A hierarchy of critique

Paul Graham has a hierarchy of disagreement. He’s obviously spent his fair share of time watching debates unfold on internet forums, and has categorised the quality of points people make. At the bottom are distraction and name calling. To get to the top you need to identify and refute the central point. Obviously we should aim to produce disagreements from the top of the hierarchy if we want to have a productive debate.

The hierarchy has been expressed in this handy graphic:


I think some students would find it useful to have a ‘hierarchy of critique’ to identify the most valuable points to make in an essay. I’ve written before about how to criticise a psychology study. The essential idea is the same as Graham’s: not all criticisms are equal – there are more and less interesting flaws in a study which you can point out.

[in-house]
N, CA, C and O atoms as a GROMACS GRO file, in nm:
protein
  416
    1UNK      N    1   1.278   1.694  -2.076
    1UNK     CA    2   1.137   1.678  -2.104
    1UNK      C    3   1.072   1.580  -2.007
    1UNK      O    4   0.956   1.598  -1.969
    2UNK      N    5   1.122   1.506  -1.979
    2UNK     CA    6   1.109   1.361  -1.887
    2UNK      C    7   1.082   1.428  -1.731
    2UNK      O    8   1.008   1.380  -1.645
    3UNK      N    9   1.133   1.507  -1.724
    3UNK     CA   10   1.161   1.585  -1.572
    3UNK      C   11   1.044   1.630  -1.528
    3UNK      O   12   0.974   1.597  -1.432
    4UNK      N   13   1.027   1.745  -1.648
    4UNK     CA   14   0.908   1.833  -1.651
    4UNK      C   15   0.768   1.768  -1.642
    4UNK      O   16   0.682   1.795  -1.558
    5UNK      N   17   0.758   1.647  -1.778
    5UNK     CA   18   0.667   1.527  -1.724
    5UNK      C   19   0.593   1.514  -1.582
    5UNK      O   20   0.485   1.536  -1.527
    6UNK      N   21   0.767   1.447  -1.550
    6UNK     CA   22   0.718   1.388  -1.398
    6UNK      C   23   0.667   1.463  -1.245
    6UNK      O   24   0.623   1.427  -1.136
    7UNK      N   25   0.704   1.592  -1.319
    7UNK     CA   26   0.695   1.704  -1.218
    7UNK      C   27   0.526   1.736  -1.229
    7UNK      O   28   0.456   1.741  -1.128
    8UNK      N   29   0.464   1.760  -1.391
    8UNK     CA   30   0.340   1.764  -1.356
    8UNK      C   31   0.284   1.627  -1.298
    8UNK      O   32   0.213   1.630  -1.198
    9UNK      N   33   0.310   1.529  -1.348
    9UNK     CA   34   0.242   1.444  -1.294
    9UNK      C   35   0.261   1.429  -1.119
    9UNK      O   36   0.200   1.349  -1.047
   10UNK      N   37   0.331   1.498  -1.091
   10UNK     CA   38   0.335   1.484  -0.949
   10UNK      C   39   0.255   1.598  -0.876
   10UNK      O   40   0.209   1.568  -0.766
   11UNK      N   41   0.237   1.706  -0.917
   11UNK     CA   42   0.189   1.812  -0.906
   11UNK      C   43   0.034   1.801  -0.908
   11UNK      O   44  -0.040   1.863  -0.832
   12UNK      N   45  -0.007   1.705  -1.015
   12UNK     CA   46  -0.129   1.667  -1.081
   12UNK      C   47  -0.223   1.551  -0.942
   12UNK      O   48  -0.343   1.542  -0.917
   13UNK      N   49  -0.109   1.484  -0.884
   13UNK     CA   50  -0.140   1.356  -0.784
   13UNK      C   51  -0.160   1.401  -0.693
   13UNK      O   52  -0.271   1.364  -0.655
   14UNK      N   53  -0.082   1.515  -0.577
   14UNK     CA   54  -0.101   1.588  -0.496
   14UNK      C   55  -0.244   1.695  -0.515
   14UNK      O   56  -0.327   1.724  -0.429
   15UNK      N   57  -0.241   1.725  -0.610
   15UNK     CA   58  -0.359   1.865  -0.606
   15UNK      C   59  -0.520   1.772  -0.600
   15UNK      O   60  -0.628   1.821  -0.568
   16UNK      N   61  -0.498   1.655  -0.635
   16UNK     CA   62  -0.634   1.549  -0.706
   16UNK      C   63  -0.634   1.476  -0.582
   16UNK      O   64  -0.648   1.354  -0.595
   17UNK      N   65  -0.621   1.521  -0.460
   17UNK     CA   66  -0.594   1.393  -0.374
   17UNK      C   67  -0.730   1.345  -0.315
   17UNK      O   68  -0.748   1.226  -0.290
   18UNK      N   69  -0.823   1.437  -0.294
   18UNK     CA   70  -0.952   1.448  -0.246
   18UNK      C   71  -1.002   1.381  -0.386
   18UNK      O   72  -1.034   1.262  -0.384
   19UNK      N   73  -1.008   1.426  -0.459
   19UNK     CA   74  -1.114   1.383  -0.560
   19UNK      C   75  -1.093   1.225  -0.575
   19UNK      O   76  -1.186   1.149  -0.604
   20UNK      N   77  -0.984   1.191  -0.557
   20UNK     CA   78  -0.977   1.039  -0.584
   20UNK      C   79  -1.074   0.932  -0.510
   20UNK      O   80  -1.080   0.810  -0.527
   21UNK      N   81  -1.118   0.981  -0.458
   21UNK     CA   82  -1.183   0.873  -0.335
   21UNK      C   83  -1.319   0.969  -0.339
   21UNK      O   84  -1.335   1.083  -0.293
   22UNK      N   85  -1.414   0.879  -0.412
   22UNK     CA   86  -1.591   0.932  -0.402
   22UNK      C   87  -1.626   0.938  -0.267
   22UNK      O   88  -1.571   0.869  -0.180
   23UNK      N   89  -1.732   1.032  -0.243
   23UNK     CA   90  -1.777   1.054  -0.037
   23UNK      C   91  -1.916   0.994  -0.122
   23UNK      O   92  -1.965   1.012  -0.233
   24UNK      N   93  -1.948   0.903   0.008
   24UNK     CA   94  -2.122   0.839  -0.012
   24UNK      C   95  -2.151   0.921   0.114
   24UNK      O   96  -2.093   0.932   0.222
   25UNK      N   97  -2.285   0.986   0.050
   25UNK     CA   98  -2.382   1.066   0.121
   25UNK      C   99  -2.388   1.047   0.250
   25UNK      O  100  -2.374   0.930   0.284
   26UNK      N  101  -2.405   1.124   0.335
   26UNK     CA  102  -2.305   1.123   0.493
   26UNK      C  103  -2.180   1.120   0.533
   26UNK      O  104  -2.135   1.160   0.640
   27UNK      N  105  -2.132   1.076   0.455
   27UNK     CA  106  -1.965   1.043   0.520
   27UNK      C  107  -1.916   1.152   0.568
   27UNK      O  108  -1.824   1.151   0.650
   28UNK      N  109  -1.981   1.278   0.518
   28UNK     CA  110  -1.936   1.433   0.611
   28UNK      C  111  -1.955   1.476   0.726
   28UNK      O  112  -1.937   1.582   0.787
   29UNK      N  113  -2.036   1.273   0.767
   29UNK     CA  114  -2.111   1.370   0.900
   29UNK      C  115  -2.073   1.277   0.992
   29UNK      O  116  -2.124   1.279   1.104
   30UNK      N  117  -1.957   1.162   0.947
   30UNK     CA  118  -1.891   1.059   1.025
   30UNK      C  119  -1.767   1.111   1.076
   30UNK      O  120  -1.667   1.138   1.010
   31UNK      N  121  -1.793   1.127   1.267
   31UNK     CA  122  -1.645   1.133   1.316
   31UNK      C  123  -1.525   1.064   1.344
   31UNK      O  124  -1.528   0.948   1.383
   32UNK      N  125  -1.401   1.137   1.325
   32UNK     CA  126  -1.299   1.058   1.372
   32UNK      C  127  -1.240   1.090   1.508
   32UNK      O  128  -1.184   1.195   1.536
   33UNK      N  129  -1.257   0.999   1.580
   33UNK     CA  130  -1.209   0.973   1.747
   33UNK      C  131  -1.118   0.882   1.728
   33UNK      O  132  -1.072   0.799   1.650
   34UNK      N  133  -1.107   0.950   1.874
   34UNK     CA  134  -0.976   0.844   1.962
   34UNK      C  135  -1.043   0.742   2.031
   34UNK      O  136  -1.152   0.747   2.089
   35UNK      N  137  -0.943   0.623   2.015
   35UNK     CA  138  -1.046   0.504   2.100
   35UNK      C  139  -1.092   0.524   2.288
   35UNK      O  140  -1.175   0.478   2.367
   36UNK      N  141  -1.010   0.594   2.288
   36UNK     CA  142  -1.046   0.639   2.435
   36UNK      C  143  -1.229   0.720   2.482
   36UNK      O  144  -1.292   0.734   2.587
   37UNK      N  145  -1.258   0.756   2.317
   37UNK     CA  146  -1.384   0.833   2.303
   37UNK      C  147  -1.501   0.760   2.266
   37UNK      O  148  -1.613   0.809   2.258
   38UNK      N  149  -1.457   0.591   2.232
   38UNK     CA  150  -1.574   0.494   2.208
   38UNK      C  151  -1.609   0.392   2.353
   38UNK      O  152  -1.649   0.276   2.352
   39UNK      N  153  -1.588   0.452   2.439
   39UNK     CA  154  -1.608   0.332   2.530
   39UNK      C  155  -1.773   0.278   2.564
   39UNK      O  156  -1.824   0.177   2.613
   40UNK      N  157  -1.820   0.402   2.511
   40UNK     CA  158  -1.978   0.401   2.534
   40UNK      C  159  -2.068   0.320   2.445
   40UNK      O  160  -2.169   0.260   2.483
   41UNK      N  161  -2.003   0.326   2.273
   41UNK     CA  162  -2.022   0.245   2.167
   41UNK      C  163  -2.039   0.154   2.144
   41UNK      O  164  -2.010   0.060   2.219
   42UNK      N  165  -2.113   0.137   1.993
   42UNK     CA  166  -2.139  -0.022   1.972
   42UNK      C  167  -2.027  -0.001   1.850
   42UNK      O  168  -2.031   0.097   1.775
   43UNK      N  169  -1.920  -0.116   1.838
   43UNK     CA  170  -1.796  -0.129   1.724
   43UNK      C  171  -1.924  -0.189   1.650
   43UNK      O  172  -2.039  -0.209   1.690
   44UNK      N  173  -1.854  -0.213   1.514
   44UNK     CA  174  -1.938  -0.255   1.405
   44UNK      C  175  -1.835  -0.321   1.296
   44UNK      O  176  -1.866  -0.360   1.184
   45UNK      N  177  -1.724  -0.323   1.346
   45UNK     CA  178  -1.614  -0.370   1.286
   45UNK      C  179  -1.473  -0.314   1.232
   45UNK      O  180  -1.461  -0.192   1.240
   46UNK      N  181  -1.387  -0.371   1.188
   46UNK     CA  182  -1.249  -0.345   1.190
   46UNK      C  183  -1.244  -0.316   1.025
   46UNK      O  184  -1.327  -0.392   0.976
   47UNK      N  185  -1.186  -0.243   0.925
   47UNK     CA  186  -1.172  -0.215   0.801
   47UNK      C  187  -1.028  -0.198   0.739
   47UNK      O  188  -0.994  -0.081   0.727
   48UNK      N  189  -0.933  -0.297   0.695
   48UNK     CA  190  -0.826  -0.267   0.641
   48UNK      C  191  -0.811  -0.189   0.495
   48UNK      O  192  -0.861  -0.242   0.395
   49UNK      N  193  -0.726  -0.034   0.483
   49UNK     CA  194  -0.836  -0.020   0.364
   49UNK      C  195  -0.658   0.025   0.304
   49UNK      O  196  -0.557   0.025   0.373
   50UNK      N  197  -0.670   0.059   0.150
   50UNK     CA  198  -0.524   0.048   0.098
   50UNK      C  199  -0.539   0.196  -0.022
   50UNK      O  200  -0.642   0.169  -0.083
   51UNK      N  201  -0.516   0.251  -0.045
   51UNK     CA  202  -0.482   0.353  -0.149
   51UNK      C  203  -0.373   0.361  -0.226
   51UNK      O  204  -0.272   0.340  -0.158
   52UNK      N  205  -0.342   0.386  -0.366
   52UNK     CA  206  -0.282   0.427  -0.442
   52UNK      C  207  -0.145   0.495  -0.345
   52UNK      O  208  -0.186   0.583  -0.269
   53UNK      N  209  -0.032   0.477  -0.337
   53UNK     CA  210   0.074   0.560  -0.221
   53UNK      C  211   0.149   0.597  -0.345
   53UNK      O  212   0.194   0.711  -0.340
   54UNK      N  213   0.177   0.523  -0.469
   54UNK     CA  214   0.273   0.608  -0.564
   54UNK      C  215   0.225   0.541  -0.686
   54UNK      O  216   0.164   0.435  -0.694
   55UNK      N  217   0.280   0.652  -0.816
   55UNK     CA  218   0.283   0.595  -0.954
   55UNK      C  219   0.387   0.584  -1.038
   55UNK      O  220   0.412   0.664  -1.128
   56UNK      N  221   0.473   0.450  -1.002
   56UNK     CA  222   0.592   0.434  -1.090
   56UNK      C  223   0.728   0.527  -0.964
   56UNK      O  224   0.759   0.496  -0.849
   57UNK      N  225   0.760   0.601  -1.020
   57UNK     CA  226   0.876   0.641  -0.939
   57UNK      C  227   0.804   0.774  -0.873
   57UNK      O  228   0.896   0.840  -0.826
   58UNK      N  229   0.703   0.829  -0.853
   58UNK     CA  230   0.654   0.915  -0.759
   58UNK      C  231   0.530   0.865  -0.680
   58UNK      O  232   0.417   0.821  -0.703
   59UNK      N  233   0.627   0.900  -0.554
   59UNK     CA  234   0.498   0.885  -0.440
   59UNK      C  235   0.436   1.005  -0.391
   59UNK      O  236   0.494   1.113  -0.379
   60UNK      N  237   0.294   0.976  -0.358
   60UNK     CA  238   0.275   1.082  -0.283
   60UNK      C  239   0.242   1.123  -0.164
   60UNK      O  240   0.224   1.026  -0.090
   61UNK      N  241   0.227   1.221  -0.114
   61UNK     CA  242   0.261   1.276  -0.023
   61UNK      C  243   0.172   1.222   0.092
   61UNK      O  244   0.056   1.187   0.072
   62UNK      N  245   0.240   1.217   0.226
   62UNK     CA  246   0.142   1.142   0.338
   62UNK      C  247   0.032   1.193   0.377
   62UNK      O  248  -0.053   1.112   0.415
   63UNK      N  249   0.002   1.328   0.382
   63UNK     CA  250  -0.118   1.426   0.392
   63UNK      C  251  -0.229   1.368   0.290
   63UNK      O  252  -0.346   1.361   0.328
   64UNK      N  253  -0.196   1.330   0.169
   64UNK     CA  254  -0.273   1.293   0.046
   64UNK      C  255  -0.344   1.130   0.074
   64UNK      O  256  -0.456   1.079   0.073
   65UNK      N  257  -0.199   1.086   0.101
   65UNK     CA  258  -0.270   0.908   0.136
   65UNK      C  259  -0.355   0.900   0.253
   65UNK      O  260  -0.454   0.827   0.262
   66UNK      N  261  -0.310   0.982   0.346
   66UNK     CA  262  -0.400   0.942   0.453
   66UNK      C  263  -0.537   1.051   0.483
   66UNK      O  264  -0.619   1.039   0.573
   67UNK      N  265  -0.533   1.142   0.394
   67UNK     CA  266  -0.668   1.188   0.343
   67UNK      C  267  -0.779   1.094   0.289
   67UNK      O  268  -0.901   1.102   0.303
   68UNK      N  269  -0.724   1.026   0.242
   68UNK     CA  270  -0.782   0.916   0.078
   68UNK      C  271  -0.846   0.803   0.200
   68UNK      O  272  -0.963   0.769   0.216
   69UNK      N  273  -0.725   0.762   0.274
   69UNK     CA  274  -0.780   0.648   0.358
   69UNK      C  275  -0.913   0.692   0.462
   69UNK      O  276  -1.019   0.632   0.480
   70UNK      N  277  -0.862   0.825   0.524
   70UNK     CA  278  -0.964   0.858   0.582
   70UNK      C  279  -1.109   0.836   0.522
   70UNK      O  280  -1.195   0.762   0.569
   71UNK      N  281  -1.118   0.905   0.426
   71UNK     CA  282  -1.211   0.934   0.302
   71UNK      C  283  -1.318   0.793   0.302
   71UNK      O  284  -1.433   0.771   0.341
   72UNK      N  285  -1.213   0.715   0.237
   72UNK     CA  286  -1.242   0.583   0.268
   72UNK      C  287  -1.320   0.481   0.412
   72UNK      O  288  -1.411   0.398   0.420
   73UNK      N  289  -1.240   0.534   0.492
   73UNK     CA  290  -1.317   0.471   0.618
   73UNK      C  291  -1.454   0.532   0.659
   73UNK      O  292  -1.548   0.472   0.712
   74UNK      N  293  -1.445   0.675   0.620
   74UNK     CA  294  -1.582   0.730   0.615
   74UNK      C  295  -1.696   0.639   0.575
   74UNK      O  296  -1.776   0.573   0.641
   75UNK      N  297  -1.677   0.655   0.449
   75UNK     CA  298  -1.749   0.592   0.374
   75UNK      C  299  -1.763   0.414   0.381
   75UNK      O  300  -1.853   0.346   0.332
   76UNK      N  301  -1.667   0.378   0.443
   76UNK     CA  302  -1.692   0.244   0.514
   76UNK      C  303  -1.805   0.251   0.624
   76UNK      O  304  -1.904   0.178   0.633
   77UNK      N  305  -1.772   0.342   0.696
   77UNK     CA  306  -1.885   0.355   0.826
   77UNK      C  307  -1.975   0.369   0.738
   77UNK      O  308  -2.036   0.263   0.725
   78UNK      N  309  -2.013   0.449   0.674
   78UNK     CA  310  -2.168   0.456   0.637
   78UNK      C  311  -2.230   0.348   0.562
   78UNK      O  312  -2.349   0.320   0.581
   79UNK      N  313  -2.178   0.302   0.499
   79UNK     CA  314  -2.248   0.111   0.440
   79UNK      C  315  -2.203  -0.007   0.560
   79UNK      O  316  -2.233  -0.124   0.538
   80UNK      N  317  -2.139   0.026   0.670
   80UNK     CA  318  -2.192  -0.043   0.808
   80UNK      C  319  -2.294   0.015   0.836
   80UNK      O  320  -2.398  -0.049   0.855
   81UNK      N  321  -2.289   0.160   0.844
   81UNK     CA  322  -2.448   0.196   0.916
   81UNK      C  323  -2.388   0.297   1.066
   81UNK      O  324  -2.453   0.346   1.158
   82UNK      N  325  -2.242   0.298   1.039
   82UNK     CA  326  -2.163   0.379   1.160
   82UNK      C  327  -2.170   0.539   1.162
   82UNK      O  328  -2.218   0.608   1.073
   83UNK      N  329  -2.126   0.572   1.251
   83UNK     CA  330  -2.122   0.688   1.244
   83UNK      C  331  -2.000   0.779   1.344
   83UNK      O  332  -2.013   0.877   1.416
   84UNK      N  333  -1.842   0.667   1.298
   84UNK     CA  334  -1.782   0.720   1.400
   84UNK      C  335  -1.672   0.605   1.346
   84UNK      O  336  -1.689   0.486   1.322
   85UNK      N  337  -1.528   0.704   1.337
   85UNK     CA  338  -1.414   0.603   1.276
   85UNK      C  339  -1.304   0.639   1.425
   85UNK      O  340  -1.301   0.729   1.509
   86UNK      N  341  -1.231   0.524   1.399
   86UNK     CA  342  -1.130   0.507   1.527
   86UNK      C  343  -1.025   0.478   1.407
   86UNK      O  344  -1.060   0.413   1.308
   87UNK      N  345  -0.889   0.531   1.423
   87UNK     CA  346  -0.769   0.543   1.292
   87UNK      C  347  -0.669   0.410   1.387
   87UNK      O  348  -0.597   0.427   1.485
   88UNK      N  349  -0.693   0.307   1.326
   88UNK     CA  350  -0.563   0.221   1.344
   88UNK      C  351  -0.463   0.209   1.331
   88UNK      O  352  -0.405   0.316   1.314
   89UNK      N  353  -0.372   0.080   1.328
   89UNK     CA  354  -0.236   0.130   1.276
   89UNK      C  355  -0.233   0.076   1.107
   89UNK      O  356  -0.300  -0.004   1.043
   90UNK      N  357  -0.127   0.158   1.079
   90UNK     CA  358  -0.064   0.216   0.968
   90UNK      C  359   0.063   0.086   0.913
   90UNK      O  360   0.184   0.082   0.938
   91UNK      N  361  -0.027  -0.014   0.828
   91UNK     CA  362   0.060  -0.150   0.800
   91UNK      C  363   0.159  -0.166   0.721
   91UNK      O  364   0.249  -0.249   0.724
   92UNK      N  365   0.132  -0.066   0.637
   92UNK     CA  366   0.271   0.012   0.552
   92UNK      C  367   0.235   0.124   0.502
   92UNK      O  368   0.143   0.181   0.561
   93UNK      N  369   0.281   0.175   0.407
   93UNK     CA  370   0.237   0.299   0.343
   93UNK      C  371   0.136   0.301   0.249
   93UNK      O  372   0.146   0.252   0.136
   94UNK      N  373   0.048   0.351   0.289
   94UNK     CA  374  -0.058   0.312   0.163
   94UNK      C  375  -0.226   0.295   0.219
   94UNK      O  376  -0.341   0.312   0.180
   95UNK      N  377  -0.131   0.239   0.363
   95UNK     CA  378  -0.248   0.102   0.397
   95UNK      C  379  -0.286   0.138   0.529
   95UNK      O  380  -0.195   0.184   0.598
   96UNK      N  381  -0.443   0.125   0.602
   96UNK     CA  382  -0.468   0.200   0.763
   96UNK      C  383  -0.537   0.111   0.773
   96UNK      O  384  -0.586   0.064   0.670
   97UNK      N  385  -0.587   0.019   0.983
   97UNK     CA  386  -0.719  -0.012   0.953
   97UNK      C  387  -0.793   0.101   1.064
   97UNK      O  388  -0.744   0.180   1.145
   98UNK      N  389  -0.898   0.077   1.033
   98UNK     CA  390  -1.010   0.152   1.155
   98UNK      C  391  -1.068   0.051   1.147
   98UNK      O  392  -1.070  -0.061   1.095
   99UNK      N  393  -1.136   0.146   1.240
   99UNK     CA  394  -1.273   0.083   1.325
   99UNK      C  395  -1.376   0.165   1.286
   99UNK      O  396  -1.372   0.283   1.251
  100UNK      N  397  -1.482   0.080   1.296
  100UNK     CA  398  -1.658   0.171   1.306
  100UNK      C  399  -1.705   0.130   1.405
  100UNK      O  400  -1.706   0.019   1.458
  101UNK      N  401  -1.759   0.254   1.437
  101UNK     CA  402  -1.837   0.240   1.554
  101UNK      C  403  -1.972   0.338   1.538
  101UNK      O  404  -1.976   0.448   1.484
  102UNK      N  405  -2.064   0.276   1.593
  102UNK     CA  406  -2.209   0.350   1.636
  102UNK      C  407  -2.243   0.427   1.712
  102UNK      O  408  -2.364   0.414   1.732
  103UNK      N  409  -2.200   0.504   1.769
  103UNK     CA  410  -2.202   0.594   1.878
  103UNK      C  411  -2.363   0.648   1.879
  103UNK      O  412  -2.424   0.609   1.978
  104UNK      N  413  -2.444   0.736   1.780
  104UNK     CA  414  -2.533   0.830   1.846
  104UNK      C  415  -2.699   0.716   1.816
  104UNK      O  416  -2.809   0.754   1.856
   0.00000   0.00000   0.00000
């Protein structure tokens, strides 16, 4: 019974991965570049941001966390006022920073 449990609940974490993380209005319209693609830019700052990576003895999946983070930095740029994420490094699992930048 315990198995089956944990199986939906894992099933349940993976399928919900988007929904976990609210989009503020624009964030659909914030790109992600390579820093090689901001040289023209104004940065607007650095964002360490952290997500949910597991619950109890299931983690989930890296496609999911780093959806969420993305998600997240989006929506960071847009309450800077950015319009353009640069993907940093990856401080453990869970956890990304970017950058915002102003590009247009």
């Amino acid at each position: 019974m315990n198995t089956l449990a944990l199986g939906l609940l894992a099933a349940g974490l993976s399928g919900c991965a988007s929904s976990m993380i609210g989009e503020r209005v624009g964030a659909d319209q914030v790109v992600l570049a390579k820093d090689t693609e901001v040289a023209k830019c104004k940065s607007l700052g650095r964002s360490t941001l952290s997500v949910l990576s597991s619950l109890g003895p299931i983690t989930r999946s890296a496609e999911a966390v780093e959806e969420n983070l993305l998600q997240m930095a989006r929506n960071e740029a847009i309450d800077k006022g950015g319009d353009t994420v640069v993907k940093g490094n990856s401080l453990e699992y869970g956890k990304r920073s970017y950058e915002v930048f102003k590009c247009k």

In brief, like the top levels of Graham’s hierarchy, the best criticisms of a study engage with the propositions that the study authors are trying to establish. Every study will have flaws, but the critical flaws are the ones which break the links between what the experiment shows and what the author’s are trying to claim based on it.

So, without further ado, here is my hierarchy of critique:


The exact contents aren’t as important as the fact that there is a hierarchy, and we should always be asking ourselves how high up the hierarchy the point we’re trying to make is. If it is near the bottom, maybe there are better criticisms to spent time and words on.

For more on this, read my: what it means to be critical of a psychology study or watch this video I made saying the same thing.

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